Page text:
An Arizona judge has recommended that utility regulators scrap the state’s current retail-rate net metering policy for rooftopsolarcustomers, and instead credit customers based on short-term valuation methods. The order is part of the Arizona Corporation Commission’s value-of-solar proceeding that seeks to end protracted policy battles over distributed solar in the state.
For two years, regulators have delayed acting on contentious proposals to raise solar rates filed by Arizona Public Service, Tucson Electric Power and UNS Electric until the overarching value-of-solar (VOS) docket comes to a close. The next round of comments in the proceeding were initially due on October 31, but were extended last week to November 15. Arizona regulators are scheduled to vote on the docket in December -- but discussions still may not end there.
Chief Assistant Administrative Law Judge Teena Jibilian’s recommended order and opinion (ROO) published last month states that net metering, and the banking of distributed generation (DG) exports associated with net metering, “should eventually be eliminated and replaced with a mechanism for the direct purchase of excess solar power by utilities.”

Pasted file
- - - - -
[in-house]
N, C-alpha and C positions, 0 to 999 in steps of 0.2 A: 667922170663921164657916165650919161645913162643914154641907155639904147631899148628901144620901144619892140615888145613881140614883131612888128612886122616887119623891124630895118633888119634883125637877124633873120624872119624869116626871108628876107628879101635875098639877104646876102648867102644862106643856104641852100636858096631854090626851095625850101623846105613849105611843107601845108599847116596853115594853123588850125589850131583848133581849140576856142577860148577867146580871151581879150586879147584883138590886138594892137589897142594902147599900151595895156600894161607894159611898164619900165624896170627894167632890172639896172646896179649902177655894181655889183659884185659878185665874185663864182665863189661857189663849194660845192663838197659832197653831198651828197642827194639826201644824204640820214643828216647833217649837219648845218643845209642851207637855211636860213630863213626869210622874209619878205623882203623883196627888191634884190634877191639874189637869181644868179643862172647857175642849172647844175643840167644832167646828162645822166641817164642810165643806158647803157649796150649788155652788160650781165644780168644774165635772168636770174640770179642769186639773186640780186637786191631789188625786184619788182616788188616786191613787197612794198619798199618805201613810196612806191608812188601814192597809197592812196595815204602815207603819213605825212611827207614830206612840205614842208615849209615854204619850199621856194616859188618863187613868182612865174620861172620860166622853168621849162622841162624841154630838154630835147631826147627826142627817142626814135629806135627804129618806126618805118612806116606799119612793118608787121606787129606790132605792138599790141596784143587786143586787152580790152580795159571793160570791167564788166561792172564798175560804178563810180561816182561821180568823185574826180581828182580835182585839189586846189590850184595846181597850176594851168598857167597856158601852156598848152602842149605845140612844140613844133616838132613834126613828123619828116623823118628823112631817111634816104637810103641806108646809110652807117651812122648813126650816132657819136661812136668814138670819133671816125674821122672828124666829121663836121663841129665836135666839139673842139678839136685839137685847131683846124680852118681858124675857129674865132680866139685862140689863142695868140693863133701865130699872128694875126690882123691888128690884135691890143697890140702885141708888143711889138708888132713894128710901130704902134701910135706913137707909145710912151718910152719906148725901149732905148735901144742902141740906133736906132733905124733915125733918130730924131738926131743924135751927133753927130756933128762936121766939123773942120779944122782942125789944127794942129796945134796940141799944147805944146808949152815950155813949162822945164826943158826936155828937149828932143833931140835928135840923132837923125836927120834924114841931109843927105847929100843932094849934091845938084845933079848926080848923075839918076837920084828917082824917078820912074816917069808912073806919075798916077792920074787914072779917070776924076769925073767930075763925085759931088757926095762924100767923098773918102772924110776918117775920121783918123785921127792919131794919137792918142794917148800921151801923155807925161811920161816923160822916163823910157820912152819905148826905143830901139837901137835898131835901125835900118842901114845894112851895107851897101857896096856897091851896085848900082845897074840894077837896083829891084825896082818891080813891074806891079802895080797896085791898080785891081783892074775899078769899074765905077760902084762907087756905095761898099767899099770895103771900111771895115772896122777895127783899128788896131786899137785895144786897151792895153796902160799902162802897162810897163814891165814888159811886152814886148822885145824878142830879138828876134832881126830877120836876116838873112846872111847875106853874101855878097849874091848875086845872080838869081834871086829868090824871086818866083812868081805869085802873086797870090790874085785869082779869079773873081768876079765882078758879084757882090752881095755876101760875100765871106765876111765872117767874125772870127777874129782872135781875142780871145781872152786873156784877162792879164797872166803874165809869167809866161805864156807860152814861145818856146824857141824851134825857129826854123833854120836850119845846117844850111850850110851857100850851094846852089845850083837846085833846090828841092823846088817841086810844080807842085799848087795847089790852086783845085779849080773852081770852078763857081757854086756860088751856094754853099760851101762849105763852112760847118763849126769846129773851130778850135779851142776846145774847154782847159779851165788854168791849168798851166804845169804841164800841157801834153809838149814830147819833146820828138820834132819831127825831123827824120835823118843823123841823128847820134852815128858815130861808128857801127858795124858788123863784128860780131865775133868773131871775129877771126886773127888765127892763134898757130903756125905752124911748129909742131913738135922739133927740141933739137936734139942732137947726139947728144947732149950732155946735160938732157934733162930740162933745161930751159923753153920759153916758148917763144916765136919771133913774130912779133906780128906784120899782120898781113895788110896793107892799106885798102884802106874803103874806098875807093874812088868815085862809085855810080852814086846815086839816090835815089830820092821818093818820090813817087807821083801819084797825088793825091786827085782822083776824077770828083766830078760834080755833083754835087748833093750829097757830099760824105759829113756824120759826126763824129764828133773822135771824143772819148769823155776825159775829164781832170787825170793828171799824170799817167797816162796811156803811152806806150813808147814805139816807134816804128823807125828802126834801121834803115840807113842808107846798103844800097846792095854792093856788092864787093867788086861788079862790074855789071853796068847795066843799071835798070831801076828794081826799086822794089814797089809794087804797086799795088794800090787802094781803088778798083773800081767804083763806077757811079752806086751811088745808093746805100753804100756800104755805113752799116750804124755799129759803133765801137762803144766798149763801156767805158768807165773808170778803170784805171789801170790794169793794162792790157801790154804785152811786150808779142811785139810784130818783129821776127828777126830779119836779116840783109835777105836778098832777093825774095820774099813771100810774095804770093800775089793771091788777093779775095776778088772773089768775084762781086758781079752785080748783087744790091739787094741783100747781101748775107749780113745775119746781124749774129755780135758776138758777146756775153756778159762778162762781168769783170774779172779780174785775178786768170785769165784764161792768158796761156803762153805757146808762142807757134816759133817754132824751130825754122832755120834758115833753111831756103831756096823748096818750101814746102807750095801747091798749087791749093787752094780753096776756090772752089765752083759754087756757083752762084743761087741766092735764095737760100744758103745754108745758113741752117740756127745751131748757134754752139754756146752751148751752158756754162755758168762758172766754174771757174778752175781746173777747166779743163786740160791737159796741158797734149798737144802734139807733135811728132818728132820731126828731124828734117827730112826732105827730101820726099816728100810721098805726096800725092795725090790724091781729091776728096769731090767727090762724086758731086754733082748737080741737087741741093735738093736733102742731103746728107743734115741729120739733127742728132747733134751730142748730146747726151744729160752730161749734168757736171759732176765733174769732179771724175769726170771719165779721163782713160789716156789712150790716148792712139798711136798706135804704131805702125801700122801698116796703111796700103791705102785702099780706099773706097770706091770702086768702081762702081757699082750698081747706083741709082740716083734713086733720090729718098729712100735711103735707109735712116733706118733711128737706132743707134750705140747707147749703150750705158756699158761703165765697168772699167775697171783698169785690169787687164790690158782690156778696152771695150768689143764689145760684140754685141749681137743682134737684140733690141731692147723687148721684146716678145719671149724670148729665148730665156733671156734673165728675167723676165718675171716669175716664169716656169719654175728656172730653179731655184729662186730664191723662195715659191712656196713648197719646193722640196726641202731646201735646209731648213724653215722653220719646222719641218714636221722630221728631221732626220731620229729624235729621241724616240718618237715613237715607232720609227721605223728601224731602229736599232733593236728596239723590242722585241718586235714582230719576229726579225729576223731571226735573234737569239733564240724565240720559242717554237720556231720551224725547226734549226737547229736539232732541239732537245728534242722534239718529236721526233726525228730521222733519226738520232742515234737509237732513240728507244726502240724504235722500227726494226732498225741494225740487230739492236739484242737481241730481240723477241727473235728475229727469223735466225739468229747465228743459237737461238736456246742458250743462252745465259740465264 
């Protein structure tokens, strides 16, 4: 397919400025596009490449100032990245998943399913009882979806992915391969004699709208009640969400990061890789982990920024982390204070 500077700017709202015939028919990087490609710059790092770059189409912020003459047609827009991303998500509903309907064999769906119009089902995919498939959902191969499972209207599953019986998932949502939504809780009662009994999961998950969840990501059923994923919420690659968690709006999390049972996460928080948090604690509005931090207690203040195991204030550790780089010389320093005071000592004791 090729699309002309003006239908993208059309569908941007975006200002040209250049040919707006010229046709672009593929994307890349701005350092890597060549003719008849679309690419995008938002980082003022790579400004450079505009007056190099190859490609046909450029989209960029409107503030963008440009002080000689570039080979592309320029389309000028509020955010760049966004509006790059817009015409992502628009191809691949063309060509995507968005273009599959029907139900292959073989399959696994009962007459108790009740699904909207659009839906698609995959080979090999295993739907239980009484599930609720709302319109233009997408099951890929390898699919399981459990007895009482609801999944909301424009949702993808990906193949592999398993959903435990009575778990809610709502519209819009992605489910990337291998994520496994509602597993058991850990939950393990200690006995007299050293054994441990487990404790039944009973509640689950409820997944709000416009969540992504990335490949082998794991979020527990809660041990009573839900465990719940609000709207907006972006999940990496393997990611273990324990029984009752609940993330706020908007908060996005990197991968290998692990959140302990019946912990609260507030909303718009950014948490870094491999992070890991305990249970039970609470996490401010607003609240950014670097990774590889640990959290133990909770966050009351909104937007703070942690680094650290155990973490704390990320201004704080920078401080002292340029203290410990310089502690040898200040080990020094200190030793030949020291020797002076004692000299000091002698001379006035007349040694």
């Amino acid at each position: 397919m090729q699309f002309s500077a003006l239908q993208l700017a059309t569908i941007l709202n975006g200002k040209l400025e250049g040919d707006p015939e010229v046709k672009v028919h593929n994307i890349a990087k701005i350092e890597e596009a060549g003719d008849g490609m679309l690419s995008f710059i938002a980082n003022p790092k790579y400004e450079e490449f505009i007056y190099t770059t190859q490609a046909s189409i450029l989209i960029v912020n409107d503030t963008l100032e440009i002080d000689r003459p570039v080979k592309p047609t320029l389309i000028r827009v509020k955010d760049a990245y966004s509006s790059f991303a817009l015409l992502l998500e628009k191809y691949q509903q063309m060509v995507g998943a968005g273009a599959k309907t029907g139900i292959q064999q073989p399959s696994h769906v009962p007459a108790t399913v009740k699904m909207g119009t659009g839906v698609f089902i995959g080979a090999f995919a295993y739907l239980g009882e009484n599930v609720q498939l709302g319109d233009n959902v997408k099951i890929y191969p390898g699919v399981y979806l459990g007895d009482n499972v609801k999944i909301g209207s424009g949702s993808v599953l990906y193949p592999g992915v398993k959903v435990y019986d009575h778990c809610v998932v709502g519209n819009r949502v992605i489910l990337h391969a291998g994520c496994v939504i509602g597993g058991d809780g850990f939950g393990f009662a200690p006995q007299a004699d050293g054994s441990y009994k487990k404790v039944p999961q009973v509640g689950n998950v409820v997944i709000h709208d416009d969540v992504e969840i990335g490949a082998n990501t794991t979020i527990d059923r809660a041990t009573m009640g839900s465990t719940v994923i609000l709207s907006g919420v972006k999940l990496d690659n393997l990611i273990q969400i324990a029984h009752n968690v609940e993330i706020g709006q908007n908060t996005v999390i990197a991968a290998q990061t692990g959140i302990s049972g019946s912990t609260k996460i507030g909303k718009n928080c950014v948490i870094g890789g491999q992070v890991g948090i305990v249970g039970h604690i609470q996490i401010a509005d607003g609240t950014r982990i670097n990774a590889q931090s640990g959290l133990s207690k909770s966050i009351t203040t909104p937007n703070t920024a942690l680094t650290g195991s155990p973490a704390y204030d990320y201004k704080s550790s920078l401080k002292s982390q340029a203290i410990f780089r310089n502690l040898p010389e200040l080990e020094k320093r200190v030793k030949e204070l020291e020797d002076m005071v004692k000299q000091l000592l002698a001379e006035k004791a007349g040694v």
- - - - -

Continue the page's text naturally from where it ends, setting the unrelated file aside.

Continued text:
Under the current rules, customers with rooftop solar receive are credited for excess energy they produce and export to the grid at the retail rate for electricity. Customers can bank or carry over credits month to month.
Compensation for rooftop solar should reflect the actual value of DG, Jibilian wrote. Valuation, including the environmental costs and benefits of DG, should be based on an avoided-cost methodology. However, she determined that quantifying the societal and economic development benefits of DG in an avoided-cost forecast would be “speculative and inappropriate for ratemaking purposes.” The cost of utility-scale solar provides a reasonable proxy for DG solar because it diminishes concerns for the inclusion of externalities like societal and environmental factors, she wrote. Also, long-term forecasts should not be used due to the risk of speculation.